The TR Register is excited to learn that Glen Hewett of Protek Engineering in Wallingford, UK has recently acquired the historic Triumph TR2, MVC575 and plans to restore the car to its former glory. The car made history in 1953 during speed trials held on a highway near Jabbeke in Belgium but was dismantled and stored away in 1976 awaiting a restoration that never happened.
Standard Triumph were keen to show the world that their new sports car, the TR2 was faster than its nearest rivals, in particular the Sunbeam Alpine that had completed the run at at Jabbeke in the March of 1953 with 120.135 MPH over a flying mile at the hands of Sheila Van Damm and Sir Stirling Moss.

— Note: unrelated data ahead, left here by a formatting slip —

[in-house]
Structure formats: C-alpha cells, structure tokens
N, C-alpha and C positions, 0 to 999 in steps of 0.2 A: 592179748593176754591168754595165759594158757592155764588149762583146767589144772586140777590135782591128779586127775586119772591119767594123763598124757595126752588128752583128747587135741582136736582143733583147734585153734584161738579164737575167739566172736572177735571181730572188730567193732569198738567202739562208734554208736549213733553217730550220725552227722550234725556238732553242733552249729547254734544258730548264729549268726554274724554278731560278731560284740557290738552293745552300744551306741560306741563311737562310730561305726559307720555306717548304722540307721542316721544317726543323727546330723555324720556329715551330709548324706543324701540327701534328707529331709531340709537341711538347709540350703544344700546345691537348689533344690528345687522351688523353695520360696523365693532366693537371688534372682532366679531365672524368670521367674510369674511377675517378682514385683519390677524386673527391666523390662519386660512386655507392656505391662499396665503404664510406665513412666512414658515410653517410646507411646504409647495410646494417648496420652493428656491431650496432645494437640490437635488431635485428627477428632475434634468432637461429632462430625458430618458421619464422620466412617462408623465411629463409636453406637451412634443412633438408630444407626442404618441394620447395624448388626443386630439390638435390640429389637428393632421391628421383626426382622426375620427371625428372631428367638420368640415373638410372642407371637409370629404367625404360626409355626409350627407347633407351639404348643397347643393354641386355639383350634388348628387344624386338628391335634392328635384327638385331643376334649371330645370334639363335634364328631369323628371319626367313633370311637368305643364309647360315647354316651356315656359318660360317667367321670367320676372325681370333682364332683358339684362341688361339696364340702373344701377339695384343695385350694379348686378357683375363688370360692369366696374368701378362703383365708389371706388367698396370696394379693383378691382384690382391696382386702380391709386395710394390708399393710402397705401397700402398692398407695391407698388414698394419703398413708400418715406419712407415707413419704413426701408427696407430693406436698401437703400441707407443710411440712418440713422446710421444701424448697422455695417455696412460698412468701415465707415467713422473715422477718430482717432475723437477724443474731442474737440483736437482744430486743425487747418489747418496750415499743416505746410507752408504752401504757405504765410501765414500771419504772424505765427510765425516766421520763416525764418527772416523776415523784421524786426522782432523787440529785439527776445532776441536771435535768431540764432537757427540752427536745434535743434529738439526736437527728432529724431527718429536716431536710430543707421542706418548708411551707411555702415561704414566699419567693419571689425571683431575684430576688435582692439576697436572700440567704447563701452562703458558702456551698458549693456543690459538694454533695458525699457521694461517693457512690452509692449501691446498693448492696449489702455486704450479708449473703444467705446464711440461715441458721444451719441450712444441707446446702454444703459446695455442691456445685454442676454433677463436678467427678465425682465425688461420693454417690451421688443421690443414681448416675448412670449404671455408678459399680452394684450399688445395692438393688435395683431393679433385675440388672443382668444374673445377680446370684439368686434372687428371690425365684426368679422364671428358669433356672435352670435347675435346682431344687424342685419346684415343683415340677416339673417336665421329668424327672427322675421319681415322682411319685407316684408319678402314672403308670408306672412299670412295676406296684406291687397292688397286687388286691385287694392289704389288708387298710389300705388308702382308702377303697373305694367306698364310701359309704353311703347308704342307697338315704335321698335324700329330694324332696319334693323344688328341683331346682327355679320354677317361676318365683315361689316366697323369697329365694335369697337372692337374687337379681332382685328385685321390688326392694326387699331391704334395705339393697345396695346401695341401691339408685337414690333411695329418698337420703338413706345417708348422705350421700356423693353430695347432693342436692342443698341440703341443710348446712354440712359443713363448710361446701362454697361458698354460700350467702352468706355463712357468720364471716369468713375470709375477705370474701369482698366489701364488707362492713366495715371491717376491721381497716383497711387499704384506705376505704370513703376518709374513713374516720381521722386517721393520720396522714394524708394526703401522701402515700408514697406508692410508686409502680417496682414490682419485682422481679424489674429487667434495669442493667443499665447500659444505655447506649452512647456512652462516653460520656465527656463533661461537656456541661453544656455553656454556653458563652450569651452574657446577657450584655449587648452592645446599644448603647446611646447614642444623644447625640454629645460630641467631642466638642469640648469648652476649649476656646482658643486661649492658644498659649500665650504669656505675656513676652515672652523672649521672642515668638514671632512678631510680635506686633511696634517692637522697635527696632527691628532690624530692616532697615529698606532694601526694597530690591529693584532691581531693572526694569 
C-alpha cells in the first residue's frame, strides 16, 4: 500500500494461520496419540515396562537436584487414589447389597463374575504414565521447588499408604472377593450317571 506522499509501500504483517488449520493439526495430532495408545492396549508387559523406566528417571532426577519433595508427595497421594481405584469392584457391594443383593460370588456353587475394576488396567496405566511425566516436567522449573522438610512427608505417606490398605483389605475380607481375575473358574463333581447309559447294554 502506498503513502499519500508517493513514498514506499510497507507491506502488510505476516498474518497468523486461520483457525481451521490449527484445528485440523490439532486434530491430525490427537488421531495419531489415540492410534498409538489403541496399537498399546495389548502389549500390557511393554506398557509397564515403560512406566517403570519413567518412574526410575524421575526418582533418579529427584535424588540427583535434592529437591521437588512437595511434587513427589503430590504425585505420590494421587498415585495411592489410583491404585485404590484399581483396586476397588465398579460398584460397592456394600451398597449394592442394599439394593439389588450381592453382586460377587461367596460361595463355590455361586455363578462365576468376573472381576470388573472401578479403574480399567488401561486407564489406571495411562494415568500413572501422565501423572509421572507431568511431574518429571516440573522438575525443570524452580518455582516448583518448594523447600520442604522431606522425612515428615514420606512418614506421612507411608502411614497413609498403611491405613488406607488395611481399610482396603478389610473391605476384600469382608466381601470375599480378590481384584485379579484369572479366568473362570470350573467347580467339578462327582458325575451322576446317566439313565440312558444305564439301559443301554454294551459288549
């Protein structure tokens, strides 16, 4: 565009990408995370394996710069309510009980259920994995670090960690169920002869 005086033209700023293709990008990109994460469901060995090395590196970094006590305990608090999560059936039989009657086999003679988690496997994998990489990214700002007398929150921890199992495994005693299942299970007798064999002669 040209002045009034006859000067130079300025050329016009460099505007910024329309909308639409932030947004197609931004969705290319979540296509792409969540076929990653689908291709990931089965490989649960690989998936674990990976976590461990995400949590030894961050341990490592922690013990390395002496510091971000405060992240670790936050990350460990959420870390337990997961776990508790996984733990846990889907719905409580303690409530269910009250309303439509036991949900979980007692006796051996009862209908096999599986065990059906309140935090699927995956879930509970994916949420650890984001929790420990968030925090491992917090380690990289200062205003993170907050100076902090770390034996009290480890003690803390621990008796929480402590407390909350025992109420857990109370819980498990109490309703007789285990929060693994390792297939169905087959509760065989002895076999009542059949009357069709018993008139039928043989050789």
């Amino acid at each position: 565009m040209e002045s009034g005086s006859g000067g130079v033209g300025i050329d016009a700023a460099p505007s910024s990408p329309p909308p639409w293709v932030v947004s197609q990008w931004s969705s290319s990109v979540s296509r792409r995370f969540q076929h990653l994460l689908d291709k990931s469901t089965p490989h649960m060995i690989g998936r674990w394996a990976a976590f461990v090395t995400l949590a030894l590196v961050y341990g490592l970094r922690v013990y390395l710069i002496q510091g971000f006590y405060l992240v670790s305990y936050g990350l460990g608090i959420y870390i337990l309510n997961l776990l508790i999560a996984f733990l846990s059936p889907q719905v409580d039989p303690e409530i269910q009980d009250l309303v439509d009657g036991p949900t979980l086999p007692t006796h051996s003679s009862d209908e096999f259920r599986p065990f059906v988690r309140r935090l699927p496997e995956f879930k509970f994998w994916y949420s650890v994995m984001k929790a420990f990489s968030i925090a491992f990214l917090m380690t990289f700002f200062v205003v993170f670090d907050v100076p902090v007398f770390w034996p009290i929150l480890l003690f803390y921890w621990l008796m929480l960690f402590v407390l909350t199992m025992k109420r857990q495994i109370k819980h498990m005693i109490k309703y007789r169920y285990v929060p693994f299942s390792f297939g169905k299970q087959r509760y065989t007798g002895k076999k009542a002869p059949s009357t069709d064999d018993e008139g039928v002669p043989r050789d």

For Standard Triumph's attempt at the record, Ken Richardson modified the TR2 to reduce drag and included a metal tonneau cover, belly pan and rear wheel spats. Sitting on the floor behind a lightweight plastic windscreen, Richardson achieved only 104.86 mph on his first run on May 20th 1953. However, it was later found that the car had only been running on three cylinders due to a loose spark plug lead! Once that was repaired, the car achieved 124.889 mph for a flying mile - a new top speed record for a two - litre production sports car.
You can follow the progress of what is set to be a challenging but interesting rebuild over the coming weeks and months through a series of articles in TR Action Magazine 288, with the first instalment released on 16th February 2016.